Getting help to file your taxes in person is tougher than ever since the Canada Revenue Agency stopped providing face-to-face service last fall.
Monday, May 5, is the deadline to file your income tax if you want to avoid paying interest or penalties.
So CBC put private providers to the test to see just how much they are charging consumers to file their taxes.
We called several outlets with a scenario: a single T4 slip and a typical return of a refund of about $2,000. Here's what we found:
- The fee to file your income is $69.99.
- To both file your taxes and get your instant refund, the fee is $130.
Liberty Tax Services:
- $65 and up for a regular tax return.
- $130 for filing a return and an instant refund.
- $49.99 for a regular e-file.
- Plus an additional $130 for the instant refund.
- And, if Money Mart cashes your cheque. it's an additional two per cent fee.
Three days after the CBC News I-Team contacted Money Mart stores for quotes, a company spokesperson corrected the rates given to the I-Team by call takers.
The company says customers are charged 15 per cent on the first $300 of the return and a charge of five per cent to the remainder of the refund.
The Money mart spokesperson says that would net a $130 charge on a $2,000 refund, adding that no cheque-cashing fees are applied as customers receive cash.
The spokesperson believes miscommunication may have contributed to the quote that CBC News previously received.
'Sometimes, they lose money'
Mel Kiesman, owner of three Liberty Tax Services offices in Winnipeg, said places that offer the instant refund service are taking the risk that CRA won't refund the amount they pay to customers.
"Sometimes, they lose money." he said.
He added that the instant refund service can also help customers who are in a cash crunch.
"There are people who need this service," he said. " They live paycheque to paycheque and day to day."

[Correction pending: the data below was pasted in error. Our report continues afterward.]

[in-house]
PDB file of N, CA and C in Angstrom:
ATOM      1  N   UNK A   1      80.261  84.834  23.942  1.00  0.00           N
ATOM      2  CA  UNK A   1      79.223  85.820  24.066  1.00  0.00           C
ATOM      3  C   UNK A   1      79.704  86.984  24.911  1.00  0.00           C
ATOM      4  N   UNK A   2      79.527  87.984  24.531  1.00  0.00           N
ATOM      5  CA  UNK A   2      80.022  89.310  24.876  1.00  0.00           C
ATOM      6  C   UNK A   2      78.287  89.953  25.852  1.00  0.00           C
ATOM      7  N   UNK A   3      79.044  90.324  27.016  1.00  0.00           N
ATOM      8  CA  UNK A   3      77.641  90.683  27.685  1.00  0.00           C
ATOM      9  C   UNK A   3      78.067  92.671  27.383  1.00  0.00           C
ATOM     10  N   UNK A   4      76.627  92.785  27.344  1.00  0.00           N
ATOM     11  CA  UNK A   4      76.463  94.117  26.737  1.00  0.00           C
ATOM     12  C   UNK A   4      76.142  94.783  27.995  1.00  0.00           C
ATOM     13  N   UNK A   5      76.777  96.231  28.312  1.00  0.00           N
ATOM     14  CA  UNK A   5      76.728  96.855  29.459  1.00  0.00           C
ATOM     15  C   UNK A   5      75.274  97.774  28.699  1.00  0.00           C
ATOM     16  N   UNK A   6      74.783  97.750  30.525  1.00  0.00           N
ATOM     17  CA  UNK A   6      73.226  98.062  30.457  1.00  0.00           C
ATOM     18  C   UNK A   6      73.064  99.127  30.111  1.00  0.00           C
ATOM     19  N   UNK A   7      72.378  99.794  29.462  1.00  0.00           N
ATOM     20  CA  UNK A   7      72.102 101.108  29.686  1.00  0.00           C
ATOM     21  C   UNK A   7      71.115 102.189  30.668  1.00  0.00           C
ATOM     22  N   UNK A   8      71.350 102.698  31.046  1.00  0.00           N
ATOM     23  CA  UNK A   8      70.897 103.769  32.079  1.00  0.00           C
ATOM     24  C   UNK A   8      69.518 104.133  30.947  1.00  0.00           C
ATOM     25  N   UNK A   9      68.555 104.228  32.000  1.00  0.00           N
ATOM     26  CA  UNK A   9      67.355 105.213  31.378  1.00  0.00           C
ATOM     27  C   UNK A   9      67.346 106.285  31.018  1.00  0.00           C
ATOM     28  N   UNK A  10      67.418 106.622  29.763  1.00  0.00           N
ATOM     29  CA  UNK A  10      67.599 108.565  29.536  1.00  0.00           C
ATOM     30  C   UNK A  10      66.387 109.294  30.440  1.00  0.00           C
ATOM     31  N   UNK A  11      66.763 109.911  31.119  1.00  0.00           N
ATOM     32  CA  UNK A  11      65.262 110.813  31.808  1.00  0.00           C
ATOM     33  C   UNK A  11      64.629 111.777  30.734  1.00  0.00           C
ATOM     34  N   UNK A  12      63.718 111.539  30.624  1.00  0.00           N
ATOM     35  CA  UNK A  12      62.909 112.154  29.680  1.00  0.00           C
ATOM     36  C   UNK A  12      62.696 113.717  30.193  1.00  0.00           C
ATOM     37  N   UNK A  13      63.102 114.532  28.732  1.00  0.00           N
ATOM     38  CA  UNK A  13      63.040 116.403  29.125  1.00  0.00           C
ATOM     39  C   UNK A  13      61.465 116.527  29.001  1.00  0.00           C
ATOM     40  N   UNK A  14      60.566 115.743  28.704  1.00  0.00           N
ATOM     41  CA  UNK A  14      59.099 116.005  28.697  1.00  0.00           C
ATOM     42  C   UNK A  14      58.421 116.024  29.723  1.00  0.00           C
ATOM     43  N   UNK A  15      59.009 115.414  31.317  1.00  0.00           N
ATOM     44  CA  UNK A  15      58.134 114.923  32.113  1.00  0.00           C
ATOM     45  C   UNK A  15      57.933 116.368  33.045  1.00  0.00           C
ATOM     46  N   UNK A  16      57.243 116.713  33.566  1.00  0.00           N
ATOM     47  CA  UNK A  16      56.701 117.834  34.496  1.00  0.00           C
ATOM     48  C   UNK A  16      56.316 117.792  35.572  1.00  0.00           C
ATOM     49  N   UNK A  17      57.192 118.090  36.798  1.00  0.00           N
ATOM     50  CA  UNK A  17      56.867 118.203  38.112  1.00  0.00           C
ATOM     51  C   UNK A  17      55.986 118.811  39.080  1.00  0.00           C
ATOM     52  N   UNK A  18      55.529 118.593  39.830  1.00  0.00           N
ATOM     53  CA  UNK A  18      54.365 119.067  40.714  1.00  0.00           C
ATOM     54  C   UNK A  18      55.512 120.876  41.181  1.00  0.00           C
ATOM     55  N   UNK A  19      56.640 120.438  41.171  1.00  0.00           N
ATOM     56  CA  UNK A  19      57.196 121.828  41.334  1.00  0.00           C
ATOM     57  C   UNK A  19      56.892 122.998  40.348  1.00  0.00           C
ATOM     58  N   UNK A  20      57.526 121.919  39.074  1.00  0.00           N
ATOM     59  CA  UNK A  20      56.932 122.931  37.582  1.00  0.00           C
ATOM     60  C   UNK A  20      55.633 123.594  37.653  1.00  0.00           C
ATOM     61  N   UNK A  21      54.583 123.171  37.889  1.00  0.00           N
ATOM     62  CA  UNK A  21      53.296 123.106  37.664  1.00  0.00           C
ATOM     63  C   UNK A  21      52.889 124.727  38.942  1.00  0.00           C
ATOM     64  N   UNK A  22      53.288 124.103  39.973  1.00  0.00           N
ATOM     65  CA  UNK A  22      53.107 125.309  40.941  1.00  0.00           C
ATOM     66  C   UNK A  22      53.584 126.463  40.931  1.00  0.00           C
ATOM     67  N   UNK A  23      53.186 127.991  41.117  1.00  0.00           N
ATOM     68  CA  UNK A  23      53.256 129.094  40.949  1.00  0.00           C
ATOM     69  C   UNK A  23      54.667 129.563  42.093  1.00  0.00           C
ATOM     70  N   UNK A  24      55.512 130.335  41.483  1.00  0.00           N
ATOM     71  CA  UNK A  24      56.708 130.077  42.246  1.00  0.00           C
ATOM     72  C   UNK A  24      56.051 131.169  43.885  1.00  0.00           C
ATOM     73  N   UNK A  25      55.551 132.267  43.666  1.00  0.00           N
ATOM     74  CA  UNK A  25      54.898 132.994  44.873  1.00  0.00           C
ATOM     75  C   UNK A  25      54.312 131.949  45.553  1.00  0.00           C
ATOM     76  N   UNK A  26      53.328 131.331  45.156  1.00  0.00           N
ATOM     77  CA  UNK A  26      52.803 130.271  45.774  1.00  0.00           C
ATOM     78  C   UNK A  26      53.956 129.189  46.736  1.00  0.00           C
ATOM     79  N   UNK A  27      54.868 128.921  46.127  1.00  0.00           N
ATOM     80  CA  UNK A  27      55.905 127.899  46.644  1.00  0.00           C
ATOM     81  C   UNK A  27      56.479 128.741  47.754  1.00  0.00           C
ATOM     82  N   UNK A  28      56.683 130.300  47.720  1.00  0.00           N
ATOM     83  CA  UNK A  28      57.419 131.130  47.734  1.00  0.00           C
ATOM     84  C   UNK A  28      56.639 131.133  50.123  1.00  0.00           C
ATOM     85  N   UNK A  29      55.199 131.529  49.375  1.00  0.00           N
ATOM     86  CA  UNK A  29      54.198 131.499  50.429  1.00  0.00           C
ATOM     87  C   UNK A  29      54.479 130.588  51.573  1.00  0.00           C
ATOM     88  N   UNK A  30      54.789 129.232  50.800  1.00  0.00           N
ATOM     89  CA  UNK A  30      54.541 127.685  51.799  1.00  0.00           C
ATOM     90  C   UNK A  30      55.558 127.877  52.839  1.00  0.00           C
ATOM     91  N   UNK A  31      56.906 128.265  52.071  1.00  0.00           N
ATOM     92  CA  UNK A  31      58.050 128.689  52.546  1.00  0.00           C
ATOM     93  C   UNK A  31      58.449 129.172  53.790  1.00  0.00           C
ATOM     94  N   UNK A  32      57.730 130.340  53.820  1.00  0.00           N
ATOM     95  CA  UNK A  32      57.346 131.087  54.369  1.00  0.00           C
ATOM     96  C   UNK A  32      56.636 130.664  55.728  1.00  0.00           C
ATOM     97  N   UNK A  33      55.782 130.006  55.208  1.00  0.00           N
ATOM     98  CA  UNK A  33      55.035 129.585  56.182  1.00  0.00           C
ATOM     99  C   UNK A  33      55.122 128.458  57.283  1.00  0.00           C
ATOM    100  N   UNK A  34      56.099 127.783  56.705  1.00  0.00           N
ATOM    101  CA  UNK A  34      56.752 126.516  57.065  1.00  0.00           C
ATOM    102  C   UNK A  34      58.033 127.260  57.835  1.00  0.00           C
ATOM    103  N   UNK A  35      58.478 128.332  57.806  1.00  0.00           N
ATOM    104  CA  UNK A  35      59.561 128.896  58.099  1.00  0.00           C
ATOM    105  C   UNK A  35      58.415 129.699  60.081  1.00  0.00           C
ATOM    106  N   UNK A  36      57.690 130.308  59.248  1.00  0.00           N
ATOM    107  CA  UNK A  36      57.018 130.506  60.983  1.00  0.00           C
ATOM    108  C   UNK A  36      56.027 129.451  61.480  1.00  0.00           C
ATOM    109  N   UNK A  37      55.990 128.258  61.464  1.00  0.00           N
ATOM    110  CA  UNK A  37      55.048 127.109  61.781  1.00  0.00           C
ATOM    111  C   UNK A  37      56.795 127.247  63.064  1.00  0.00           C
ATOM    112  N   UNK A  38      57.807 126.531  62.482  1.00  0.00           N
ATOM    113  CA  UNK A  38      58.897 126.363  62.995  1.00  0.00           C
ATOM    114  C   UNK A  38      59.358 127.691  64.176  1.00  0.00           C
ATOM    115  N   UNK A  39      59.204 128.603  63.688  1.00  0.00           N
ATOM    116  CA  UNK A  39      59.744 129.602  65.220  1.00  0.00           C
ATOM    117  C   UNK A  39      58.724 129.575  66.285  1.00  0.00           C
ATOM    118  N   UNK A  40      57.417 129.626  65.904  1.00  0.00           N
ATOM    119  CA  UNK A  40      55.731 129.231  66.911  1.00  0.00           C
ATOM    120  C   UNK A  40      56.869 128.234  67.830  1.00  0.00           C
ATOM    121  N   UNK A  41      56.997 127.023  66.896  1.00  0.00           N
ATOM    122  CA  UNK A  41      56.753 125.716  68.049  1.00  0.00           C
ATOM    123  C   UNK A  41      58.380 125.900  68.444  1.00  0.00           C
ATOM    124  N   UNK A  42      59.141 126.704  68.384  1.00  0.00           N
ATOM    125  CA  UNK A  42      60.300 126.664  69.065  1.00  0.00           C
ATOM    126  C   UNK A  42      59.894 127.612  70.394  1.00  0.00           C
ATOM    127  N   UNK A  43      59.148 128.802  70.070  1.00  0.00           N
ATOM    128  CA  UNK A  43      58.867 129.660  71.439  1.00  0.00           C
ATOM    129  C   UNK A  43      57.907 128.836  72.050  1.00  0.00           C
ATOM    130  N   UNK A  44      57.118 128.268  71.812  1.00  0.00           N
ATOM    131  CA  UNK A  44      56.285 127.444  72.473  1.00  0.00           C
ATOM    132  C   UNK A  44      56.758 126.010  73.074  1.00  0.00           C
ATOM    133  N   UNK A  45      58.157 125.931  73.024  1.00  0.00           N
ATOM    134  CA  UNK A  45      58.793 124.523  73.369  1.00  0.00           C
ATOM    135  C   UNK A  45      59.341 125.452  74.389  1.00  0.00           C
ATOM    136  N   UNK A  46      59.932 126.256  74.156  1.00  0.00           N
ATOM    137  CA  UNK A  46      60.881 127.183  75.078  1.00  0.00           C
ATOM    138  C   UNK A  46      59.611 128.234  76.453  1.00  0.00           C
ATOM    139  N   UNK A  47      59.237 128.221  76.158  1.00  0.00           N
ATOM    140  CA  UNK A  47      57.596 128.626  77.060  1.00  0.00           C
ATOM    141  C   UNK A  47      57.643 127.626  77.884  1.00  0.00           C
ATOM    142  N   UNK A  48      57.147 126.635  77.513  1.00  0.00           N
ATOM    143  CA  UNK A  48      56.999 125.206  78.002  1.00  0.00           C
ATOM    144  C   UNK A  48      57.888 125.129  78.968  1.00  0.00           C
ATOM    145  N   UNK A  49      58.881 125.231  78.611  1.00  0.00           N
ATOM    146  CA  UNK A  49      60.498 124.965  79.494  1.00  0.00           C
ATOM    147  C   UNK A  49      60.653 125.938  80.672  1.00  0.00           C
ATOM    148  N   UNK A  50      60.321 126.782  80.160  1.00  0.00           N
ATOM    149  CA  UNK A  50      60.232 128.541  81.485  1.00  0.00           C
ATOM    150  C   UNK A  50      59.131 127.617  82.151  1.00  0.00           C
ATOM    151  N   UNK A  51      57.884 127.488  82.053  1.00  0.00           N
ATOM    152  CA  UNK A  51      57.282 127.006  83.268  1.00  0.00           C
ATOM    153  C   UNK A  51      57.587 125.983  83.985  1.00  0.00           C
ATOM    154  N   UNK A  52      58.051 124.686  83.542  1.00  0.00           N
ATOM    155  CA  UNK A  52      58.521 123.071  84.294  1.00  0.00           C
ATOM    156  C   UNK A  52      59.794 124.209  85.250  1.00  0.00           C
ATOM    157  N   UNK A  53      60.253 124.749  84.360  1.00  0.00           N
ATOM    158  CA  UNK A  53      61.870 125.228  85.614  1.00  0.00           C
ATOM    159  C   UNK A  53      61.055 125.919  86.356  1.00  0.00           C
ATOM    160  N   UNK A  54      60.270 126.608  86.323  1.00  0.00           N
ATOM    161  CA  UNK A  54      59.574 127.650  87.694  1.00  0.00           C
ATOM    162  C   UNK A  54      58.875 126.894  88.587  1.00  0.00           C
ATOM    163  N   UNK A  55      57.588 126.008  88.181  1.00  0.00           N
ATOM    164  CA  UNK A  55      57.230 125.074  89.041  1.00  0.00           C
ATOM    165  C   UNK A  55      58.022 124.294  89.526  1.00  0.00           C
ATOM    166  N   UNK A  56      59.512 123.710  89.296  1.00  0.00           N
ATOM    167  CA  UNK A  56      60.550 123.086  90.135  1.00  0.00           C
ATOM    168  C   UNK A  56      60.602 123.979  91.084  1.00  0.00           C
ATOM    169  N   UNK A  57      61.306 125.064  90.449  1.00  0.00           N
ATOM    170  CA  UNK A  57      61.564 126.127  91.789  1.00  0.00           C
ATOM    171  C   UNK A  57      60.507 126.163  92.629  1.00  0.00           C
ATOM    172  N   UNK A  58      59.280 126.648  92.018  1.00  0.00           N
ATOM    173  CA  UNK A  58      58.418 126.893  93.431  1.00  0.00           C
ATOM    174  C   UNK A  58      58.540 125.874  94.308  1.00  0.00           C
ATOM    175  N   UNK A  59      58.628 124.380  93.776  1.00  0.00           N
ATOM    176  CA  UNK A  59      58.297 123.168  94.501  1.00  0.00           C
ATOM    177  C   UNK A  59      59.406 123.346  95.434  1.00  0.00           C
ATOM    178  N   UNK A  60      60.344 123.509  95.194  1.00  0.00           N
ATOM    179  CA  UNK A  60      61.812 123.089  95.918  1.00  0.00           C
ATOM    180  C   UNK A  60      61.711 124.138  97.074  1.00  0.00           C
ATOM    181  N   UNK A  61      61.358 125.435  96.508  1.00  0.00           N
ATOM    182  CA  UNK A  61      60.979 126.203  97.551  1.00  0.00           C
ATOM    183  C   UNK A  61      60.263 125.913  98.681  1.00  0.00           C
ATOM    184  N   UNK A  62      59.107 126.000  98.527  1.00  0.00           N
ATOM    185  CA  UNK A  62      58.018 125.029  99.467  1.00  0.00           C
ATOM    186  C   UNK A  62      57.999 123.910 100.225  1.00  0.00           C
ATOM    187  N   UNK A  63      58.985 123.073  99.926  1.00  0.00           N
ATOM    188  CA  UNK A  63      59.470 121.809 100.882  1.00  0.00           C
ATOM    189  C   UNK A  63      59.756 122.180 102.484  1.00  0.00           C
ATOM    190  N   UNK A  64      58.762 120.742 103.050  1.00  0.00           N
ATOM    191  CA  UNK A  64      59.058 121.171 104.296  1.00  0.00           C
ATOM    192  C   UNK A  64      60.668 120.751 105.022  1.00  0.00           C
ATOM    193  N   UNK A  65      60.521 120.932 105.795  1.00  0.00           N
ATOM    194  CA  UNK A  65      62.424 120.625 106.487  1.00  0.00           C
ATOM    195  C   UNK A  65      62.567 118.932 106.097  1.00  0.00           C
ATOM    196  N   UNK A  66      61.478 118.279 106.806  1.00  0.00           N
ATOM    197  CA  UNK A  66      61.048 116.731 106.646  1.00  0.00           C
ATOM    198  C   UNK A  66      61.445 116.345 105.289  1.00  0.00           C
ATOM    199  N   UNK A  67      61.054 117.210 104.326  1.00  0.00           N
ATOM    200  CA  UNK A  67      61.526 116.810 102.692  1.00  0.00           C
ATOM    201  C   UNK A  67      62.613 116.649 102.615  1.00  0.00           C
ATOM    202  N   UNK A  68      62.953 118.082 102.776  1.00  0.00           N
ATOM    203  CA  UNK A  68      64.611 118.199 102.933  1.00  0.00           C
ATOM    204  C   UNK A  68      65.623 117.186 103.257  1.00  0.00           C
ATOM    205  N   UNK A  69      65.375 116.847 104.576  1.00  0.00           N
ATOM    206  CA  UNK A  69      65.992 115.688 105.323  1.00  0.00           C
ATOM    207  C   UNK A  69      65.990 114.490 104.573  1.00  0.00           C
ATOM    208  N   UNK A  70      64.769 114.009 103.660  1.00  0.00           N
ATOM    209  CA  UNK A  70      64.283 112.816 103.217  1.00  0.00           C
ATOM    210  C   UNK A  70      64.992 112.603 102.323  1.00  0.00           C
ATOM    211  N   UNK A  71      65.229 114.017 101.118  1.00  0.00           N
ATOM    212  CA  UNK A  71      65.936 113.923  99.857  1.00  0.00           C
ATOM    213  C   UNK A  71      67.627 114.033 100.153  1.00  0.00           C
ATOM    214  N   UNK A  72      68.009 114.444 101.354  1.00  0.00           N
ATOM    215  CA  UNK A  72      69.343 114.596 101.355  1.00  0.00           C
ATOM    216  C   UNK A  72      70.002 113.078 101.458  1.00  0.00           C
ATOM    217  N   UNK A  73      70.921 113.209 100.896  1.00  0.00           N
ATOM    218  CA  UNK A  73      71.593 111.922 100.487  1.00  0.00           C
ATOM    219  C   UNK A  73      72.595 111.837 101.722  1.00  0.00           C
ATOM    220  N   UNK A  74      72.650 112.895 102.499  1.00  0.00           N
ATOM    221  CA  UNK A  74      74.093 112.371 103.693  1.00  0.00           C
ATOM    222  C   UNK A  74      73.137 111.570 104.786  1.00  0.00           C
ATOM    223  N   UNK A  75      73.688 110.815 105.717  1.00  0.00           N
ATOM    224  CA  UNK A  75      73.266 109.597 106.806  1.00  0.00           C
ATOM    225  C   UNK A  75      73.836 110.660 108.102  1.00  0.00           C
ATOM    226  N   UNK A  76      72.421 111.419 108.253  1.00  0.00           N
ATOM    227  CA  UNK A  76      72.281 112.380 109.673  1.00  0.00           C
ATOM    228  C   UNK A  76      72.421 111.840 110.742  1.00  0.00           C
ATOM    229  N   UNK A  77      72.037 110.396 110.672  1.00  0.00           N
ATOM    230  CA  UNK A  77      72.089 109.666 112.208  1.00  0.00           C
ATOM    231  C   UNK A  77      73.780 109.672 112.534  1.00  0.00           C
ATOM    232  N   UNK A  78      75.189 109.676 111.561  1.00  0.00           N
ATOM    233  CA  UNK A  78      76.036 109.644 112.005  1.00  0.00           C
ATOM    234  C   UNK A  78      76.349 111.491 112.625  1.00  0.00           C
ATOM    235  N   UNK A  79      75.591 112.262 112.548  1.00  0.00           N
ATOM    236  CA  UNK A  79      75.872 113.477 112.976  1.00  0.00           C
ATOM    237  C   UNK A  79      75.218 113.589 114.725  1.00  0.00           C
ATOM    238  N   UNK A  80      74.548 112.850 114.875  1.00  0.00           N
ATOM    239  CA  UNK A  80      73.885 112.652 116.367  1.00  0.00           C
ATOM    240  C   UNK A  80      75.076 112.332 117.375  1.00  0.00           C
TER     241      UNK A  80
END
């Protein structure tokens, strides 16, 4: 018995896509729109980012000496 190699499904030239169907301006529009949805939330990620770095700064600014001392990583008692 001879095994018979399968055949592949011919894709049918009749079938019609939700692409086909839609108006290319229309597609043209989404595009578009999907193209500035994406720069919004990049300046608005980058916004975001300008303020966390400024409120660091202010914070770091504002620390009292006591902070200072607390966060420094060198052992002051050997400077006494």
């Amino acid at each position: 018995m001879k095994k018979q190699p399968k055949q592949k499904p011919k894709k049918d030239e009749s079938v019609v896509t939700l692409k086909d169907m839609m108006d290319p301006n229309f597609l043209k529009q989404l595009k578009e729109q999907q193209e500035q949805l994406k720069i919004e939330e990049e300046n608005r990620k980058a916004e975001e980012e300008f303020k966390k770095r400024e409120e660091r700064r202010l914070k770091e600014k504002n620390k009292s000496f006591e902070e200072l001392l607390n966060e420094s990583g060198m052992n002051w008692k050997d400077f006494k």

Kiesman pointed out that at his offices, all return fees include tax.
CBC found Kesandra Duquette at a West End community centre getting her taxes done for free by volunteers.
She was surprised by how much it could cost to file taxes.
"Wow, that's crazy," she said. "I have a two-year-old child. That's a couple of boxes of diapers, a couple new outfits, a pair of shoes. It goes a long way."
She said she's grateful she found a service that she didn't have to pay for.
"I learned that there's still a lot of good people in the world that can actually volunteer their time for other families and other individuals," she said.
The federal government came up with the formula for how much these companies can charge.
It's 15 per cent on the first $300, and five per cent on all money afterwards.
Jerry Buckland, a professor of International and Development Studies with Menno Simons College at the University of Winnipeg, and an expert in poverty and banking issues, says the formula should be changed.
He said it means interest can run as high as 286 per cent annually for some of the most vulnerable Canadians.
Many online tax services are free for people who earn less than $20,000 a year. Fees range from $15 to $50 dollars for people and small businesses earning more.
The Canada Revenue Agency certifies several online tax services that are free.
Three days after CBC News contacted Money Mart stores for income tax service quotes, a company spokesperson corrected the rates given to the I-Team by call takers. The spokesperson says customers are charged 15 per cent on the first $300 of the return and a charge of five per cent to the remainder of the refund. As well, no cheque-cashing fees are applied as customers receive cash.May 08, 2014 7:28 PM CT